At the front (via the elite entrance) Kilian Jornet, Stian, Sage Cannaday, Remi Bonnet and a host of rapid elites stood ready to tear up the trail, out for Gold, Silver and Bronze. Deep down, I knew this wasn’t my day to steal their limelight….
Matt Ward got the energy up, before Shane (Race Director) kicked off proceedings.
The initial 3 step surge and bang, we we’re walking again. I knew the trail closed off as soon as the road ended. Despite a Red Bull article saying don’t worry about getting ahead of people before this section, I knew deep down that its a bottle neck and the vast majority that far back aren’t going to run it. Legging it down pavements, I was part spectator, part competitor, meandering around anything in my path. As I hit the trail, I took to the bushes surrounding the trail, cutting new lines, waiting, then springing past. I knew I needed to get as far forward as possible. Trust me, I’d make the same mistake before. I’d made the same mistake again.
I pushed on, keeping things sensible, aware of the next hour or so of climbing ahead. Managing to catch up with Martin, we shared a laugh, before we exited the West Highland Way, for a single track onto the mountain. The trail diminished in size, pace dropped and I let Martin know, this was as good as it would get until we reached the valley floor in Glen Nevis. With the dry summer, the trail was drier than in 2017, but it was by no means dry. Mud was everywhere, the ground was loose in places and small groups broke away into the bracken and heather, when a runner ahead blocked the trail at a slower pace. Running at your own pace was key. I’d opted for inov-8‘s X-Talon 230, after running in Mudclaws in 2017. They provided greater flexibility, a more agile running feel and would suit the road section better then their pure mud favoring sibling. Those who had more trail orientated footwear commented that they wished they had gone more aggressive.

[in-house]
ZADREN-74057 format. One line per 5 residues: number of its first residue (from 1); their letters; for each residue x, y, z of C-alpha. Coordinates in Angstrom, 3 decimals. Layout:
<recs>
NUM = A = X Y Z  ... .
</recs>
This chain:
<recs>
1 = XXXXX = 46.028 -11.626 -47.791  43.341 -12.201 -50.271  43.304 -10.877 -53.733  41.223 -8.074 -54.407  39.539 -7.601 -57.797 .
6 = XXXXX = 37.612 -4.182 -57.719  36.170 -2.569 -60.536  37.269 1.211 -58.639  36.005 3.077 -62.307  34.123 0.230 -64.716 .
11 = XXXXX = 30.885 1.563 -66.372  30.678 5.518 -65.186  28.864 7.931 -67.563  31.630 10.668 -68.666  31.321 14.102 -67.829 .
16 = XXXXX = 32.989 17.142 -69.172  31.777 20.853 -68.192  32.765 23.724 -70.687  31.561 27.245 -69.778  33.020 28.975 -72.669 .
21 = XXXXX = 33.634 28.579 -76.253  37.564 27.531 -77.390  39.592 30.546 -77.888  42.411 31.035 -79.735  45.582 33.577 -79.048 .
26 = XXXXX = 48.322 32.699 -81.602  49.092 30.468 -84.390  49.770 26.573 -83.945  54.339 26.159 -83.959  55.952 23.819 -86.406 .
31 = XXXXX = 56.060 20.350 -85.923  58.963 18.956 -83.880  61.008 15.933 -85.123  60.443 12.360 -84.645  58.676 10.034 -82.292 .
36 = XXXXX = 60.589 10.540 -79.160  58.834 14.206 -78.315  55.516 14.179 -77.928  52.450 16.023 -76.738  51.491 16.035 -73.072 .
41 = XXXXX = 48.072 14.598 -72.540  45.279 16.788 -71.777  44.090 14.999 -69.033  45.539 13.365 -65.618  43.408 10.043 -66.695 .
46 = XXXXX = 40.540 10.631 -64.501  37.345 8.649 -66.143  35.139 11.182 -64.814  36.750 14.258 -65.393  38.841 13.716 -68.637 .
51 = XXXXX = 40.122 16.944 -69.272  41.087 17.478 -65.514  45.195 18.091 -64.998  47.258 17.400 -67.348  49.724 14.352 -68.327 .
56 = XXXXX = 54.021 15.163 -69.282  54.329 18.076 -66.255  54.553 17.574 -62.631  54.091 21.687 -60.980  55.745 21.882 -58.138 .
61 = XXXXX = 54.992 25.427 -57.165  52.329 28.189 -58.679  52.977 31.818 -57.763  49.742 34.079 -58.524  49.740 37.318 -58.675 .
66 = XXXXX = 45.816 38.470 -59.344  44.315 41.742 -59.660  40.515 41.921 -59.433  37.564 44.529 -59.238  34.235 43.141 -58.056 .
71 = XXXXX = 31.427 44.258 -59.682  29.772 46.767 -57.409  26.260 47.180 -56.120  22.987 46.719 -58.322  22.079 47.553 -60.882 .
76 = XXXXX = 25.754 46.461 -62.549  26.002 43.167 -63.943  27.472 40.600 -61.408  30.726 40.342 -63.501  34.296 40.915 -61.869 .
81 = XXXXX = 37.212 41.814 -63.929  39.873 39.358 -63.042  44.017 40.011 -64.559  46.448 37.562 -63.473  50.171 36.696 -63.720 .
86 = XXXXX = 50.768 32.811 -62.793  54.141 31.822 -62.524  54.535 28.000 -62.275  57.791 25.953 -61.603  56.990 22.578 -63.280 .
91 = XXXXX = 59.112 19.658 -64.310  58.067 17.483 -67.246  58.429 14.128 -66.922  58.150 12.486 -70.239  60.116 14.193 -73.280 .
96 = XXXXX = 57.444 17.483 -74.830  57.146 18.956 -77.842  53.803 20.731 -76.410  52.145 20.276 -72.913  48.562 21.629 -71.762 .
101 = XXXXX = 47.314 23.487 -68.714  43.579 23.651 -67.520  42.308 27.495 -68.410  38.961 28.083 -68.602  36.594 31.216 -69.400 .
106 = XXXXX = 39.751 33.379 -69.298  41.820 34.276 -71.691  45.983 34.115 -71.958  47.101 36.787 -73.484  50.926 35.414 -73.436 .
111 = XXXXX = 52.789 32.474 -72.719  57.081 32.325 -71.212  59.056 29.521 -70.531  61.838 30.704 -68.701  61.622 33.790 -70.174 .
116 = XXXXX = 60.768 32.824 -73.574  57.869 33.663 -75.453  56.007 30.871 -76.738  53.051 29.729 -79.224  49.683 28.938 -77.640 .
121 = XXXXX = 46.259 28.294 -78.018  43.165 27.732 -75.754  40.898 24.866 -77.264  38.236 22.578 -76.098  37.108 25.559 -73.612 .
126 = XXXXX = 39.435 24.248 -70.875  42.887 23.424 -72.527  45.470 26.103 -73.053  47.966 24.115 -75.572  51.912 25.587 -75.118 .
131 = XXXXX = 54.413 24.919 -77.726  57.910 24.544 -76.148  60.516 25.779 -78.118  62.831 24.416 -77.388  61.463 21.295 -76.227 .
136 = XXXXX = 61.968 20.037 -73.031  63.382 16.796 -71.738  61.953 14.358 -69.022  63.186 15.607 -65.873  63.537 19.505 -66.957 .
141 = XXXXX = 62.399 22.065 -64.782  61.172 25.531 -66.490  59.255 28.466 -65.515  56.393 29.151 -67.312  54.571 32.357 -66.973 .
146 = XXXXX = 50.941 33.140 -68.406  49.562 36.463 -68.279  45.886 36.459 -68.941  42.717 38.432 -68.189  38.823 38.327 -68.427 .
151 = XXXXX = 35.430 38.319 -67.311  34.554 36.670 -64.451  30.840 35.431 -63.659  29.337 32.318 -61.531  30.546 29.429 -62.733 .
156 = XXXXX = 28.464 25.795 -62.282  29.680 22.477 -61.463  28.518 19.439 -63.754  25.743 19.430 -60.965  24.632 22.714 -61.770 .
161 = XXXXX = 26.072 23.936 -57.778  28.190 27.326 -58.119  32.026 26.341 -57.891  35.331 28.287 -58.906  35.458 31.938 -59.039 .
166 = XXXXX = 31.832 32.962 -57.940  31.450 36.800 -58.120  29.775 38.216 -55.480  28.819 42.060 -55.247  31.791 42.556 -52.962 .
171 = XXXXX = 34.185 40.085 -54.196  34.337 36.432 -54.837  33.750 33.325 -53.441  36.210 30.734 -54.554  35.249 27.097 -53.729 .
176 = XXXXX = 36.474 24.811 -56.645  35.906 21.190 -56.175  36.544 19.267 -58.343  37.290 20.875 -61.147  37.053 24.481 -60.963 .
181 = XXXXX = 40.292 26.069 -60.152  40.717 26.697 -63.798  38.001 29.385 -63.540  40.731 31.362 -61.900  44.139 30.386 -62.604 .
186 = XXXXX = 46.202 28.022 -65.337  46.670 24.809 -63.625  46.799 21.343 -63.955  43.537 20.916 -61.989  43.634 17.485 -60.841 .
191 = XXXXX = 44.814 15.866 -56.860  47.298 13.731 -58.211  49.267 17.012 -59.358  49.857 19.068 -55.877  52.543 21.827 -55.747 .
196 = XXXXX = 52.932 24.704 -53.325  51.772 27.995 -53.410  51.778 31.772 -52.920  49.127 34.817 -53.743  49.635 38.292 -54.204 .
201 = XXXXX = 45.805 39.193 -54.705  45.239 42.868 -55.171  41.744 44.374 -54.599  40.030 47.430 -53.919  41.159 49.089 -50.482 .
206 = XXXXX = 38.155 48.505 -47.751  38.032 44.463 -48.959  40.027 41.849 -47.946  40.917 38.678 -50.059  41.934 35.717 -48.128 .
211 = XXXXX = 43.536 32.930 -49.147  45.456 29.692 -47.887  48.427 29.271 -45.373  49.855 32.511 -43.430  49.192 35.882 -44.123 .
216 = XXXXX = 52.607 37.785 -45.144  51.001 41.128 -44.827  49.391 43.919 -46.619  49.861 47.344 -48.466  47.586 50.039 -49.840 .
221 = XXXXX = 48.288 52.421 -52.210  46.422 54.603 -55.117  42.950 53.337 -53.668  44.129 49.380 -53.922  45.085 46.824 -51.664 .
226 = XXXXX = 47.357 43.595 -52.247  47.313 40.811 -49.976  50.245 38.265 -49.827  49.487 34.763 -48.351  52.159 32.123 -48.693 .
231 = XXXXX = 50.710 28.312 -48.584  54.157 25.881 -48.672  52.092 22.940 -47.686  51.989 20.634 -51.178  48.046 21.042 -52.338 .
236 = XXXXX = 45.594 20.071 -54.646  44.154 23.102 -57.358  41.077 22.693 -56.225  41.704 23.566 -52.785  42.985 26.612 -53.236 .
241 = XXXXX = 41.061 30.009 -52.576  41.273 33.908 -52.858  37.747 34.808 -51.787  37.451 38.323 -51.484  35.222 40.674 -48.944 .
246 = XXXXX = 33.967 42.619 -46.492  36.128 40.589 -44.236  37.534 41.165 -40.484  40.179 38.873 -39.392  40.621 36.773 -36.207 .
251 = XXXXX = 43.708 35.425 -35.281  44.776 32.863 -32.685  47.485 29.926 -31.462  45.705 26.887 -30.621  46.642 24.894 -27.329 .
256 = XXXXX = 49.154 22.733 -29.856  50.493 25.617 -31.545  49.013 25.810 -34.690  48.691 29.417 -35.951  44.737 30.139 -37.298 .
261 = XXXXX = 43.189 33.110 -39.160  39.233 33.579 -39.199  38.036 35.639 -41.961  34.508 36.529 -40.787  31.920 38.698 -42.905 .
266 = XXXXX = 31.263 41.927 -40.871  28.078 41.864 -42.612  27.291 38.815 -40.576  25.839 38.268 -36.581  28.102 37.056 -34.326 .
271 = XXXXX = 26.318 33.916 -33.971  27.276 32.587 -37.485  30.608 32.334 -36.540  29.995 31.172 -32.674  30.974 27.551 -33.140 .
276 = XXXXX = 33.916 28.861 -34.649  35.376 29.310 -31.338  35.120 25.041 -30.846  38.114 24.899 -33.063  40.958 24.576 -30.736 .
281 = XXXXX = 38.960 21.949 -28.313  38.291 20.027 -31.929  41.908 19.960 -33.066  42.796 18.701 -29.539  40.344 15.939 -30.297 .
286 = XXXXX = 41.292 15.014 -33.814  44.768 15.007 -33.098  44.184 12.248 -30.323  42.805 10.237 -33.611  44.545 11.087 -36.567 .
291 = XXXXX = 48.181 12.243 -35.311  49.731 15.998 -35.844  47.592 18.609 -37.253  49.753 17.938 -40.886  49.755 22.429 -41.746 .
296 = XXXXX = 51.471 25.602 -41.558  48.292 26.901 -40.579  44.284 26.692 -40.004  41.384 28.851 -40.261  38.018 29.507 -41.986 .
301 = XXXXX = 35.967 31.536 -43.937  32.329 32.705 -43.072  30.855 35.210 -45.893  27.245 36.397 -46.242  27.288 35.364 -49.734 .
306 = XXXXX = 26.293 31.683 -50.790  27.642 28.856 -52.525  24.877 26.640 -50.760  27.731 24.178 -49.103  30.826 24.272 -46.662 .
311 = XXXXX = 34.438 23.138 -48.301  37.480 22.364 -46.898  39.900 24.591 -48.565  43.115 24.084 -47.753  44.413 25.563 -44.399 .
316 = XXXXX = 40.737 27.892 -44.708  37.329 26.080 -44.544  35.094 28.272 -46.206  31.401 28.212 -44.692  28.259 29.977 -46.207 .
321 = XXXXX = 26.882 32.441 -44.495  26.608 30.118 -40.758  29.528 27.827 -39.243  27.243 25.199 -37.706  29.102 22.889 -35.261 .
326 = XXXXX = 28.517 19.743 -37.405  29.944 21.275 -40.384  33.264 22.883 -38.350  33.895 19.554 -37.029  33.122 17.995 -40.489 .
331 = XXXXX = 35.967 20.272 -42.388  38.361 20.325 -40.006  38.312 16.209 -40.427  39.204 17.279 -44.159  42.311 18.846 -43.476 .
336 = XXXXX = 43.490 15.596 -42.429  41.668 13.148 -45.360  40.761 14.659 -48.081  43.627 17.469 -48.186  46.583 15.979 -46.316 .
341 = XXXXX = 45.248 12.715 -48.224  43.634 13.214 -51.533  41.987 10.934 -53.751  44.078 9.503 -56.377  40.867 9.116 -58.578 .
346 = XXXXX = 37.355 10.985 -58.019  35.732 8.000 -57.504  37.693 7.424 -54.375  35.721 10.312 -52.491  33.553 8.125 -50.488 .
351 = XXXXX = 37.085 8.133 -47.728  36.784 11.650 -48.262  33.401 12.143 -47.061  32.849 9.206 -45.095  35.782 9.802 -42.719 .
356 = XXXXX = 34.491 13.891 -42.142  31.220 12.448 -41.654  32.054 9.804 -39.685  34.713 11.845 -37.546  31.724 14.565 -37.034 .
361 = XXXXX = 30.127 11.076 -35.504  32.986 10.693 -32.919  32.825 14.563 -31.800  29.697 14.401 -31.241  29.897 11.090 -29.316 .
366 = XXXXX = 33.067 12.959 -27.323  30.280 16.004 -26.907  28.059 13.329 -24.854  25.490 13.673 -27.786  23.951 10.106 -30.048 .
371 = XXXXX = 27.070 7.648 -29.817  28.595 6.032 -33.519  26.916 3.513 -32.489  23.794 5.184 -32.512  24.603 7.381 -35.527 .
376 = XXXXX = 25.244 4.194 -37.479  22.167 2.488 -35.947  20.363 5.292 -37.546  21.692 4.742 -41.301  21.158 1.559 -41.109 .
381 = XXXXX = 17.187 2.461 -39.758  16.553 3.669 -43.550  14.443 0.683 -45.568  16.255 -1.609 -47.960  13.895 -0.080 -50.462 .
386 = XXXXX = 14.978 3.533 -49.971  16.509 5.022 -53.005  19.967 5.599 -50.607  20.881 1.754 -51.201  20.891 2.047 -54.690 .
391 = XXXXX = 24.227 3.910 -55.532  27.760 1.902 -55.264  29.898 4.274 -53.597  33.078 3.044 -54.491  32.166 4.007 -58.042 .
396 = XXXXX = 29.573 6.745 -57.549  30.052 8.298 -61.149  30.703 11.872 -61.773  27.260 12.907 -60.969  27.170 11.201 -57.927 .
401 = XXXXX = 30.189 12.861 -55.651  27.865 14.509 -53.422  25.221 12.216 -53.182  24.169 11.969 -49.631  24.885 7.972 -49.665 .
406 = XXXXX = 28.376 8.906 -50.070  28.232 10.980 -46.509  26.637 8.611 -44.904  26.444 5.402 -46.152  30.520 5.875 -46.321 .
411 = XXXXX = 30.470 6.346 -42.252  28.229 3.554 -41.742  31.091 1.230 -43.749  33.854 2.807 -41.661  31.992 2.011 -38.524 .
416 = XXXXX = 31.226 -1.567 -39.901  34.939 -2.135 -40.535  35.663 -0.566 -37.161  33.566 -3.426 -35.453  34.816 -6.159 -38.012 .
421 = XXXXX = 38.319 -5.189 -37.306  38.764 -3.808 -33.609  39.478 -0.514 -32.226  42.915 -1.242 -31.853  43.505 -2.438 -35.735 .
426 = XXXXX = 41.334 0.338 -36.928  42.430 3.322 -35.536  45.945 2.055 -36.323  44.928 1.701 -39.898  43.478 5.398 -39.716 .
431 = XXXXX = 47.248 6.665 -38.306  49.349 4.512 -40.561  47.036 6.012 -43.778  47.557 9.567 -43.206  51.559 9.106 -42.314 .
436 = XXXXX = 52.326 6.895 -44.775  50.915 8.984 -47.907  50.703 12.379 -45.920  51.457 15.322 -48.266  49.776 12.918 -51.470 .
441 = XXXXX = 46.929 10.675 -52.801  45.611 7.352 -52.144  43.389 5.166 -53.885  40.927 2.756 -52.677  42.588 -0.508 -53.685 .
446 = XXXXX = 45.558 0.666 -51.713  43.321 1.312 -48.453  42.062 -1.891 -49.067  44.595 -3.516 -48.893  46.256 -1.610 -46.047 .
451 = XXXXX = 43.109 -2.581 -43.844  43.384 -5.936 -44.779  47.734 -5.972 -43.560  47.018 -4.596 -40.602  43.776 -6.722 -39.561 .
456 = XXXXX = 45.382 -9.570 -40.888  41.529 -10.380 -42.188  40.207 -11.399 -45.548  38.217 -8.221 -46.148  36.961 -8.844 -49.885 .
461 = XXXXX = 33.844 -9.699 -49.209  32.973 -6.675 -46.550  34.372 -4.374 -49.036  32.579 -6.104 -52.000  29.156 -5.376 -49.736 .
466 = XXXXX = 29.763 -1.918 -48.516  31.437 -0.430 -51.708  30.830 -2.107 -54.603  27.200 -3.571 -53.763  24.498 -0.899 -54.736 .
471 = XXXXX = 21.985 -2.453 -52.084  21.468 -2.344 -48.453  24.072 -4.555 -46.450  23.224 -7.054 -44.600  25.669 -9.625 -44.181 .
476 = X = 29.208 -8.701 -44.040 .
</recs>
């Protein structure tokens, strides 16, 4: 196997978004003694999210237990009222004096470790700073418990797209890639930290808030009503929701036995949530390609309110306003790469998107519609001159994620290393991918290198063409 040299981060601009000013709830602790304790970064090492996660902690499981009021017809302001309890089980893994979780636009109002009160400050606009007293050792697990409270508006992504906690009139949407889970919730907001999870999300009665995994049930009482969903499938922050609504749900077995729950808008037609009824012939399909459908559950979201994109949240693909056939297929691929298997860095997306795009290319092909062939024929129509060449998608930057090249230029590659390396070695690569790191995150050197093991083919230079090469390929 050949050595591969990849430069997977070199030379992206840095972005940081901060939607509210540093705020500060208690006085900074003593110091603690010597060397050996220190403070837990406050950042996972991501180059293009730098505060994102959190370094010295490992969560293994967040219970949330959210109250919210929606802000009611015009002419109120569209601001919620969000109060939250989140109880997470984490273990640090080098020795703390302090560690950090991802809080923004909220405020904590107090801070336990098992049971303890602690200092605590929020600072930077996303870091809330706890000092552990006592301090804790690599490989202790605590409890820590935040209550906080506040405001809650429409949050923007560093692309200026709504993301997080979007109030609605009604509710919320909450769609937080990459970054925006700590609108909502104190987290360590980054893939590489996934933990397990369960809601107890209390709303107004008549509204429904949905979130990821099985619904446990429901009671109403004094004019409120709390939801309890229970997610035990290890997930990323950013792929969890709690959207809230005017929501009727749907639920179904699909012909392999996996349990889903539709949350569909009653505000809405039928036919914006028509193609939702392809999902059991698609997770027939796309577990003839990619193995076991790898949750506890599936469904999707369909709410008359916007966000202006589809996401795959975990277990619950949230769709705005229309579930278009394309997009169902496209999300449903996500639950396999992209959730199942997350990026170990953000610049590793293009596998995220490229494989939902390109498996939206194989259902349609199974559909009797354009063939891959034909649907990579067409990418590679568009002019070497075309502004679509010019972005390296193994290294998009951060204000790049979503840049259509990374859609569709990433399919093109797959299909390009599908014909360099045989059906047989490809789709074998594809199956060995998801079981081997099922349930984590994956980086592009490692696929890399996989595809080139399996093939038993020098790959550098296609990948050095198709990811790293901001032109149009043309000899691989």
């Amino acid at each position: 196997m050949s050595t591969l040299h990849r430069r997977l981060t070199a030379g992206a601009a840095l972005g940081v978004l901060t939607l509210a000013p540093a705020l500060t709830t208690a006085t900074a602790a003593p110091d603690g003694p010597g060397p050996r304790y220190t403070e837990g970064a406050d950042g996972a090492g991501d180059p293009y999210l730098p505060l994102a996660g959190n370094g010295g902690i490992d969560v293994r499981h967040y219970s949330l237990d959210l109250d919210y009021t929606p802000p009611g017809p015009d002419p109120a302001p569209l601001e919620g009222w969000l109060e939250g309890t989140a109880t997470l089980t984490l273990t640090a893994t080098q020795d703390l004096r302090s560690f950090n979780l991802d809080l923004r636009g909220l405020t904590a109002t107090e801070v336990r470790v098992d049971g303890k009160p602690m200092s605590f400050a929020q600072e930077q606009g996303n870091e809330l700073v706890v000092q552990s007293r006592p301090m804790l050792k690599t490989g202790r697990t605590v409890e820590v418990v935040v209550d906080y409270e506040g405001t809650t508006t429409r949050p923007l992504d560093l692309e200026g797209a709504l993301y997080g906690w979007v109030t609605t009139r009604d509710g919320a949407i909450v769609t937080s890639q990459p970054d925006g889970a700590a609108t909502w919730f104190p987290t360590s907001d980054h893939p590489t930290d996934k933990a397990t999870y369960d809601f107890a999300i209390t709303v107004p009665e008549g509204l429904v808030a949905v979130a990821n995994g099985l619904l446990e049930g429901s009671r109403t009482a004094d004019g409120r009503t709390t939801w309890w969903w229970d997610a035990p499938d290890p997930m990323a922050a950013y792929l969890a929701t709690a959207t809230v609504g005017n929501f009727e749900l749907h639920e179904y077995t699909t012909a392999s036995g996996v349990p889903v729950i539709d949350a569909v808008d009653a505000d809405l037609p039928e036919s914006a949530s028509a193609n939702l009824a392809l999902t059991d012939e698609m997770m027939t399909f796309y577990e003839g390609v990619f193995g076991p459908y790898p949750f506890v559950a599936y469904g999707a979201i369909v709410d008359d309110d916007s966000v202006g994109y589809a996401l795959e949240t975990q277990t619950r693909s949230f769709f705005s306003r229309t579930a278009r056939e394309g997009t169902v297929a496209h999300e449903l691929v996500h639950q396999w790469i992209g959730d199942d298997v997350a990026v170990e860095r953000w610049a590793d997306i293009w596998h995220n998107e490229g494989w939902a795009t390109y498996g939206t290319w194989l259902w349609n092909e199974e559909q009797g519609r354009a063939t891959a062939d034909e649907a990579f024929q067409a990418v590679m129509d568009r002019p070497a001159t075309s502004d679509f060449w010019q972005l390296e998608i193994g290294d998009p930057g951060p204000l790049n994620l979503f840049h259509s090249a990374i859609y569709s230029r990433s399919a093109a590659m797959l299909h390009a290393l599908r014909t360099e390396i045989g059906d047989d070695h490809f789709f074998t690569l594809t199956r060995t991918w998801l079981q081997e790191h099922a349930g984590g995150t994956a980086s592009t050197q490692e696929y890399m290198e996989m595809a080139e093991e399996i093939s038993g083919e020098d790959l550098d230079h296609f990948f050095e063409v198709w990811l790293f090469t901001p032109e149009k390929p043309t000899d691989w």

I went for a merino blend baselayer, after running in t-shirt the year before. I ended up running 75% off the race in a waterproof, due to the winds on top and the weather once again threatened to be less than pleasant. It wicked well and I pulled the sleeves down on climbs, ridges, pulling/rolling them up for descents or when things got warmer. I wouldn’t need my waterproof this time out.